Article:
(Cross-posted at Out In Left Field)
One of the ways in which the usual rules don't apply when teaching autistic students is in picking appropriate reading assignments. Consider the following two passages:
Nobody gave The Treatment like Farquar. Palmer knew a kid who had his arm in a sling for a week after. Yet Farquar himself was maddeningly unpredictable. Some birthday boys he seemed to totally ignore, passing them on the street as he usually did, as if they were dog doo. On the other hand, he had been known to walk halfway across town, knock on a door and say sweetly to a surprised parent, "I hear there's a birthday boy in here."
Some kids turned into quivering zombies. They kept their birthdays as secrets as possible. In school, if their teacher announced their birthday, they denied it, claiming that it was a mistake. They refused to have parties. They stayed inside their house for a month so they would not bump into Farquar.
But there was another side to it. There was the honor. There was the respect you got from other kids, the kind of respect that comes to soldiers who survive great battles...(From The Wringer, by Jerry Spinelli.)
Instead of fighting with weapons, Ghandi and the Congress Party began to use other methods of resisting the British. They taught the Indians to resist with "noncooperation"--meaning that Indians simply refused to pay taxes to the British government. They encouraged Indians to "boycott" British goods (refuse to buy anything made in Great Britain). Gandhi told his followers to make their own handmade cloth for their clothes, rather than buying British cotton. When the British put a tax on salt, Gandhi led his followers on a march of 240 miles to go collect salt from the sea, rather than buying the taxed salt. He started with seventy-eight people. By the end of the march, thousands of people were following him.
(From The Story of the World, Volume IV, by Susan Wise Bauer).Gandhi told Indians to take their children out of British schools. He asked them to give up privileges given to them by the British. He himself sent back a medal that the British government had given him for his work in South Africa. When a factory refused to give its workers enough money to live on, Gandhi went on a hunger strike. He refused to eat until the factory owners agreed to the raise. It took too three days for the factory owners to give in and agree. They didn't want to be responsible for Gandhi starving to death!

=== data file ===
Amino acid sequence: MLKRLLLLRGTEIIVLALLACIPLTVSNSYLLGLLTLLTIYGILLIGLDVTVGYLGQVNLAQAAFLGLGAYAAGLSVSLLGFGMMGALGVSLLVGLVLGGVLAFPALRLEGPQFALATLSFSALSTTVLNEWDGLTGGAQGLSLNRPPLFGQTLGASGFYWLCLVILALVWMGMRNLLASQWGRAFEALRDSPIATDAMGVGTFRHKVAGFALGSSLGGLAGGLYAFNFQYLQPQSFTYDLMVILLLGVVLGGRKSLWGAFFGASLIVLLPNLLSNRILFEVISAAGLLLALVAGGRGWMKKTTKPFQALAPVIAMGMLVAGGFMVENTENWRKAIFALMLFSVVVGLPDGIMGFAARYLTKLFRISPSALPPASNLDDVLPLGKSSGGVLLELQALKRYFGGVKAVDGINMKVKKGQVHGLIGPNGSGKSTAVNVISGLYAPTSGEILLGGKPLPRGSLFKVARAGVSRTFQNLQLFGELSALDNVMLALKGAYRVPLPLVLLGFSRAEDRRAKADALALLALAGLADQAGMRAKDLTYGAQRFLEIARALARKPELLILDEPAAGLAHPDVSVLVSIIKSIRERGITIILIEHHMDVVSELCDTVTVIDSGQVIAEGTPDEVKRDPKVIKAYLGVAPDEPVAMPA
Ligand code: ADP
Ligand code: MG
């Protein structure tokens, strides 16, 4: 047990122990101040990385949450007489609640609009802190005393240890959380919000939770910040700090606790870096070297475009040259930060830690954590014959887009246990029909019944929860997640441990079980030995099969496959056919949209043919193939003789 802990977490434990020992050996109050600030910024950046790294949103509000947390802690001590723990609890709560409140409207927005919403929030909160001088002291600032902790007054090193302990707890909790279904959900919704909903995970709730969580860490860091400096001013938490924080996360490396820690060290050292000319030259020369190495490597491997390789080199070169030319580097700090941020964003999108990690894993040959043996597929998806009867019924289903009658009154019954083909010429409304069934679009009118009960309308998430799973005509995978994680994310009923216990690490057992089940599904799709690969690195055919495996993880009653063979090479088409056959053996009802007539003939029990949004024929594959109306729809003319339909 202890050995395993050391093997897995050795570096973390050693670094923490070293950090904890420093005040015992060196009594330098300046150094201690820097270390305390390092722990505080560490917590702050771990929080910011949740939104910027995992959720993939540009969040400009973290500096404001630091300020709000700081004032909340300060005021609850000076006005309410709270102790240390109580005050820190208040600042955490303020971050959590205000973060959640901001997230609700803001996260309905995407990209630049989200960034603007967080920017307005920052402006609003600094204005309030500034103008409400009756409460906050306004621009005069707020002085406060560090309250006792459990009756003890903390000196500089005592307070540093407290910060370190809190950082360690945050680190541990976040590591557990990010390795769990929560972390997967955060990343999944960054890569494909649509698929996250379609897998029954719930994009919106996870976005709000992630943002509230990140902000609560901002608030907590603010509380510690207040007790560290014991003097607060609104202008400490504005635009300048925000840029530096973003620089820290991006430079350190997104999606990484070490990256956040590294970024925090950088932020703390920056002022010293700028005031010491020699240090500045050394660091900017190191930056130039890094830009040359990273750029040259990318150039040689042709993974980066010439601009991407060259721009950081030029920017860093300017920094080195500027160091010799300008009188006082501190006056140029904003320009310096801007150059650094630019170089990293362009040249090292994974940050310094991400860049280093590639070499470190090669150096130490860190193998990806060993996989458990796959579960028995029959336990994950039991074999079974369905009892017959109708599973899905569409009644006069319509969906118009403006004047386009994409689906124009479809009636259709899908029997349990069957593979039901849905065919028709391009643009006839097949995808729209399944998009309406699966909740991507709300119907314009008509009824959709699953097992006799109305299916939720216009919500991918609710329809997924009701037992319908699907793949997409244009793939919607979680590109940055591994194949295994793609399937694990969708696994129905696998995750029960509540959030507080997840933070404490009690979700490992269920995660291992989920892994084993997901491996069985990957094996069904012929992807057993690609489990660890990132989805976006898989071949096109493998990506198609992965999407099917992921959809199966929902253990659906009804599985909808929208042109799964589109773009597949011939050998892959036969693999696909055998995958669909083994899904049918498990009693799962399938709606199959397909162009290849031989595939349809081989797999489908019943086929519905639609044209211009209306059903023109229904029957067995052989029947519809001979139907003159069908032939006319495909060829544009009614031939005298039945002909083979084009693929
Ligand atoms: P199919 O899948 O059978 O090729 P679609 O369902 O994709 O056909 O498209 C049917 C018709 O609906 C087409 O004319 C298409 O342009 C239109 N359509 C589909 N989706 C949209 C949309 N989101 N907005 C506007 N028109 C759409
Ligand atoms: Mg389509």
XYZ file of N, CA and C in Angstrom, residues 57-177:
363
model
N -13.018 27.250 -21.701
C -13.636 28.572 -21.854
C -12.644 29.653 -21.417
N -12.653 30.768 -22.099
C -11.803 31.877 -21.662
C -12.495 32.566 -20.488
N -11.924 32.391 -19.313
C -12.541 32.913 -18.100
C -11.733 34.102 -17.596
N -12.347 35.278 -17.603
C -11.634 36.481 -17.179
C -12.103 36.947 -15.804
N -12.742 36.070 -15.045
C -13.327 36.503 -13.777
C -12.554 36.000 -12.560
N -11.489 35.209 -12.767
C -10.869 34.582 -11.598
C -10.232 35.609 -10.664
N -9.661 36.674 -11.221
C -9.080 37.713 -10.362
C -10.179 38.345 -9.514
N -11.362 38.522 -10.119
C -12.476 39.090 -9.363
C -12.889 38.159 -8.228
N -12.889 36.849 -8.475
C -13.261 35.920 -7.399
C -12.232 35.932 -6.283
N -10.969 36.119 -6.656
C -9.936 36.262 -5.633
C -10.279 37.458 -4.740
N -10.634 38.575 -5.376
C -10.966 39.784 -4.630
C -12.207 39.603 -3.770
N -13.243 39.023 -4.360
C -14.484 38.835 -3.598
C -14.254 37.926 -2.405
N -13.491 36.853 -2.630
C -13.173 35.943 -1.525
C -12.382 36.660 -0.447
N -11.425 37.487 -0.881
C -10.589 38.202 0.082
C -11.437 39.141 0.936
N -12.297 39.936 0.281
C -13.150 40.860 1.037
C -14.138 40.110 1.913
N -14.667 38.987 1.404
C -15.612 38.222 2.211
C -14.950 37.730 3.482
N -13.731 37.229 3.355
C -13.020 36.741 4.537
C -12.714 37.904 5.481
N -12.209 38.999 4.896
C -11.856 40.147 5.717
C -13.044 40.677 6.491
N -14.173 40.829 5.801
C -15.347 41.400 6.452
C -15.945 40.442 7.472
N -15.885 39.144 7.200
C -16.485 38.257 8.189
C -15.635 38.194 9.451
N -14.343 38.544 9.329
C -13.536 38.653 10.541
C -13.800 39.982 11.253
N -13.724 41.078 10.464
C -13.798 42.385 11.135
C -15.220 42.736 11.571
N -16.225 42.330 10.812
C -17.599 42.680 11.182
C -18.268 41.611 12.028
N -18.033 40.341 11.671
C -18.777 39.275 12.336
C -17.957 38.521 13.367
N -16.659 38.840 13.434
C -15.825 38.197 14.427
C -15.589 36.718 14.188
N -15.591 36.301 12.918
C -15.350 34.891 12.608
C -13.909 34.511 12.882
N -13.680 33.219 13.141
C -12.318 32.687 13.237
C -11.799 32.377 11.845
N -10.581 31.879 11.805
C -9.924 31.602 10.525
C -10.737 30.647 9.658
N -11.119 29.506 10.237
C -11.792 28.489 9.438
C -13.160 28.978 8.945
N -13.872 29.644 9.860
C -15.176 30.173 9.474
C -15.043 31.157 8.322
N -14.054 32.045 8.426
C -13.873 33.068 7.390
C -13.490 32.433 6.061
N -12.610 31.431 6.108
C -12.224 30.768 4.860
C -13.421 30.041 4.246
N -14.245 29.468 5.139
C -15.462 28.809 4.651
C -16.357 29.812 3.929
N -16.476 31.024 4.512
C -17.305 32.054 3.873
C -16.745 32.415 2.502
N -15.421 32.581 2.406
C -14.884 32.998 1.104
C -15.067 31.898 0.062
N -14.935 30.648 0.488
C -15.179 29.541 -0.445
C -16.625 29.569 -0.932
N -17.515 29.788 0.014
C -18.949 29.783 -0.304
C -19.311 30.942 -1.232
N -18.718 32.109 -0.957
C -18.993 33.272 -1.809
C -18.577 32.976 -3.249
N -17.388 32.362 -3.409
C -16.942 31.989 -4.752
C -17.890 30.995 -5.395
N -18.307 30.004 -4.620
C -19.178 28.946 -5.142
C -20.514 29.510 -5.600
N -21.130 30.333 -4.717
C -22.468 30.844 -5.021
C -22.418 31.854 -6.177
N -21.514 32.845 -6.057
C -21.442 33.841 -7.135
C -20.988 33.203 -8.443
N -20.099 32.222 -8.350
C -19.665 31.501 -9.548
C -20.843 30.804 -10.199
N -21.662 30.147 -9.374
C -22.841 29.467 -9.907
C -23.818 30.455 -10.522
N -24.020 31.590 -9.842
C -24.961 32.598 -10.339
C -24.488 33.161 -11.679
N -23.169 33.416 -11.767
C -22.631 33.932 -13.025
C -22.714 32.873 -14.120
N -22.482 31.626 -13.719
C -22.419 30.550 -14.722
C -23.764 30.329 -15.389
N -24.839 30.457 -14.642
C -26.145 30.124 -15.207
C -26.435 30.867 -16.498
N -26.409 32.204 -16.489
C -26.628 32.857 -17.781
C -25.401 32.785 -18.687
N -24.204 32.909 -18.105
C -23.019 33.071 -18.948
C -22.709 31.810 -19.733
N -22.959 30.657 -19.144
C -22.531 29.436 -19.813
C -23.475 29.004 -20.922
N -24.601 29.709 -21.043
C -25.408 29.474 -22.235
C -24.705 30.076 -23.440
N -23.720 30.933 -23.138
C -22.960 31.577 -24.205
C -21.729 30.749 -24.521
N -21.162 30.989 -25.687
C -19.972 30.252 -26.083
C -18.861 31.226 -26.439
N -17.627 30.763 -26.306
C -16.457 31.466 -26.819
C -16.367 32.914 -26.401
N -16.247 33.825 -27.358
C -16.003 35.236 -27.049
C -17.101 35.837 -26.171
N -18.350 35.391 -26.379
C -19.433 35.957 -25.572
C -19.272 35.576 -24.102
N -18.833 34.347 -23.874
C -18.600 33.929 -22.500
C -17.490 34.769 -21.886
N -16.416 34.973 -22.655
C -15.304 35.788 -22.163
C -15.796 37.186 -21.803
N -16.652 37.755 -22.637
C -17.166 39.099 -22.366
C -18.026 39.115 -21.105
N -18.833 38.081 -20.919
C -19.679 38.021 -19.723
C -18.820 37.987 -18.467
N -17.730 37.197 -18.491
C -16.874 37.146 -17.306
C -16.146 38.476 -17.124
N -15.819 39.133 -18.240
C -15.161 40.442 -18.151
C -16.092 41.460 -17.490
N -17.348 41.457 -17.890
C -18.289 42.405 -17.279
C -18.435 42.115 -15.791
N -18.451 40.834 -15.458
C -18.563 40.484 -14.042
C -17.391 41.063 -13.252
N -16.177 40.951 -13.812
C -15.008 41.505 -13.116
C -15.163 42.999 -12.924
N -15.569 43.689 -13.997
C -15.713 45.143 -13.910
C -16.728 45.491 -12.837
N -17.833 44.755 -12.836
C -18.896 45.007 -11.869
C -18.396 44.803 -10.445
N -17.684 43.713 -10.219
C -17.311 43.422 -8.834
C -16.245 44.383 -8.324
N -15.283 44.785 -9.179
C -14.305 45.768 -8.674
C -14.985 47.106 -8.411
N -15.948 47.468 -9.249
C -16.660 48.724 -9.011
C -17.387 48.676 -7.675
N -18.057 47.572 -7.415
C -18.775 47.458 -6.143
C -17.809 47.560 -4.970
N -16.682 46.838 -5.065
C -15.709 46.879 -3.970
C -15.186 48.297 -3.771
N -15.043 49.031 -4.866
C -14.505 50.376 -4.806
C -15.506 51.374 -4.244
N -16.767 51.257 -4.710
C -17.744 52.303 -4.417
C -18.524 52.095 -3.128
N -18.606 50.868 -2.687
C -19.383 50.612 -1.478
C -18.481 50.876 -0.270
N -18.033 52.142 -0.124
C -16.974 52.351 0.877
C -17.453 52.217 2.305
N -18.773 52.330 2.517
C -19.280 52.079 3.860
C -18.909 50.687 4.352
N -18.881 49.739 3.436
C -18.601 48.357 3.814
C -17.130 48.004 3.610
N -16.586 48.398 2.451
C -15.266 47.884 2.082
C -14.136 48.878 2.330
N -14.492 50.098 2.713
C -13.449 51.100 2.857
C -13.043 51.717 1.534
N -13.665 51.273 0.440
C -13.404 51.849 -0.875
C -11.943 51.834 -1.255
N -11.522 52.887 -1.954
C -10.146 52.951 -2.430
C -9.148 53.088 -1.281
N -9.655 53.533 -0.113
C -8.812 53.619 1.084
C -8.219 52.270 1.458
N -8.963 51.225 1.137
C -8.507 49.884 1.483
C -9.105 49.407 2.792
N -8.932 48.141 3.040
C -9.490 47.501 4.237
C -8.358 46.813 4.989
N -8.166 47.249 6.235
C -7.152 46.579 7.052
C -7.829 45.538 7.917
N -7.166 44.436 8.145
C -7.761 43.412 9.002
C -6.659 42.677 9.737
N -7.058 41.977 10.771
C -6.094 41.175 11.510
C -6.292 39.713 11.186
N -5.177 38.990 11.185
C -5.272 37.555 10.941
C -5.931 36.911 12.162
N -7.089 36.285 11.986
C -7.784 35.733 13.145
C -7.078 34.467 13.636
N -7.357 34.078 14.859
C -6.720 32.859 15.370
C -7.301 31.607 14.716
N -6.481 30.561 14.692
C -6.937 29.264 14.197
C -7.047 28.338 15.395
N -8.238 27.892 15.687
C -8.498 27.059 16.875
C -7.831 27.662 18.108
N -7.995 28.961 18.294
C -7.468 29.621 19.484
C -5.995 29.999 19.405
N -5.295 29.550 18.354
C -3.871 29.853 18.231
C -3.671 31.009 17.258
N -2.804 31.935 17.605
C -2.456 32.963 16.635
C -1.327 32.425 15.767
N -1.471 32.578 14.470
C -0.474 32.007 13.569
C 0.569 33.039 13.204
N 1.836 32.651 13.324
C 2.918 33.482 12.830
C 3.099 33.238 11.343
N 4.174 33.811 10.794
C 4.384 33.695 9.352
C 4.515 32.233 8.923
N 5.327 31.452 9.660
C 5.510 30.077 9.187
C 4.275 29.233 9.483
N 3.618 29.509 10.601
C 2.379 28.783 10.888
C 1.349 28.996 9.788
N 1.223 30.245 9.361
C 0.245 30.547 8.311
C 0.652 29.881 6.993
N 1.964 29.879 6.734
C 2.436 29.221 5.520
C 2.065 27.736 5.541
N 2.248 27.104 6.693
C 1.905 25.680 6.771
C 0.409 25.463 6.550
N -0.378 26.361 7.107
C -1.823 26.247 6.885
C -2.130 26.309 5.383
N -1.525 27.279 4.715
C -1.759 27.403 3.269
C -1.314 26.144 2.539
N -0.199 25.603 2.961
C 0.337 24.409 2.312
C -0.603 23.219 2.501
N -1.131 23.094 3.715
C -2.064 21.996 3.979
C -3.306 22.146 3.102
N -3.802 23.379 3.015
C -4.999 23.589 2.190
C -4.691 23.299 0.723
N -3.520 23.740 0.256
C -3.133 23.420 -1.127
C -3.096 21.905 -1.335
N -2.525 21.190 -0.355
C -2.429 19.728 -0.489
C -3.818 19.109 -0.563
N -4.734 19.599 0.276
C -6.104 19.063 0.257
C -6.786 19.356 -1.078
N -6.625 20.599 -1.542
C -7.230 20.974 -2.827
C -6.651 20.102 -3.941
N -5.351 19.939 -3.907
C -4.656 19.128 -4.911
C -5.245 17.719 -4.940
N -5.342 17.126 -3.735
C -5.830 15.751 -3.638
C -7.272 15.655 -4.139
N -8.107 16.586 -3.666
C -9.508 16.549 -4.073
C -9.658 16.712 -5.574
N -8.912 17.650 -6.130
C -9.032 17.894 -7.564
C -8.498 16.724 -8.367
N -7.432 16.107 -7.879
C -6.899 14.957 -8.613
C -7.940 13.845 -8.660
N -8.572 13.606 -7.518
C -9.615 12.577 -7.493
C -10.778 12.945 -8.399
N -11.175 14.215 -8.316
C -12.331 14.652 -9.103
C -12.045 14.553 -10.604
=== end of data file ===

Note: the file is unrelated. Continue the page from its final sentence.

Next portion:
Both The Wringer and The Story of the World are intended for the 9-12 age range. And according to the usual measures--vocabulary, sentence length, and sentence complexity--the second passage is unequivocally the more difficult of the two.
But in terms of the work the student must do to fill in the gaps in literal content to make sense of the text, the first passage is much more challenging. In particular, nowhere is it stated that Farquar beats kids up on their birthdays. If you don't infer this, you then won't understand why kids try to keep their birthdays a secret. And without this, and a grasp of the social meaning of "honor," you'll be completely baffled by the second paragraph of the excerpt.
In the second passage, on the other hand, much more is spelled out. The explanatory asides, while they contribute to the length and complexity of the sentences, offer useful definitions of key terms ("noncooperation" and "boycott.") In general, much less filling-in is necessary to understand the connections between sentences.
These differences between texts make sense when we consider their different settings. One is set close to home, and centers on schoolboy dynamics with which most neuro-typical children are familiar. Because of this, it can leave many things unstated and still make sense to most readers. The other text, on the other hand, is set in a faraway time and place, and involves issues that 9-12-year olds cannot be assumed to be familiar with. Thus, much more needs to be made explicit. For children with autism, many of whom pick up much less of the social dynamics of everyday life, this has the effect of leveling the playing field.
Because of this phenomenon, readings centering on other times, places, and issues tend to be much more accessible to those with autism than readings centering on everyday life. Unfortunately, however, in their zeal to make everything "relevant" to students' purported "personal lives," today's educators are biasing their reading selections more and more towards realistic texts about everyday life.
Any parent who spends any time reading with their autistic child knows about the problems this creates. But too few of those who teach autistic children in school settings--be they regular ed or special ed teachers--have either the training or the experience with one-on-one reading support to have much of an inkling about how autism affects reading comprehension.
Teachers must therefore be willing to hear suggestions from autism parents about appropriate reading assignments. But are they? I'm still waiting to find out...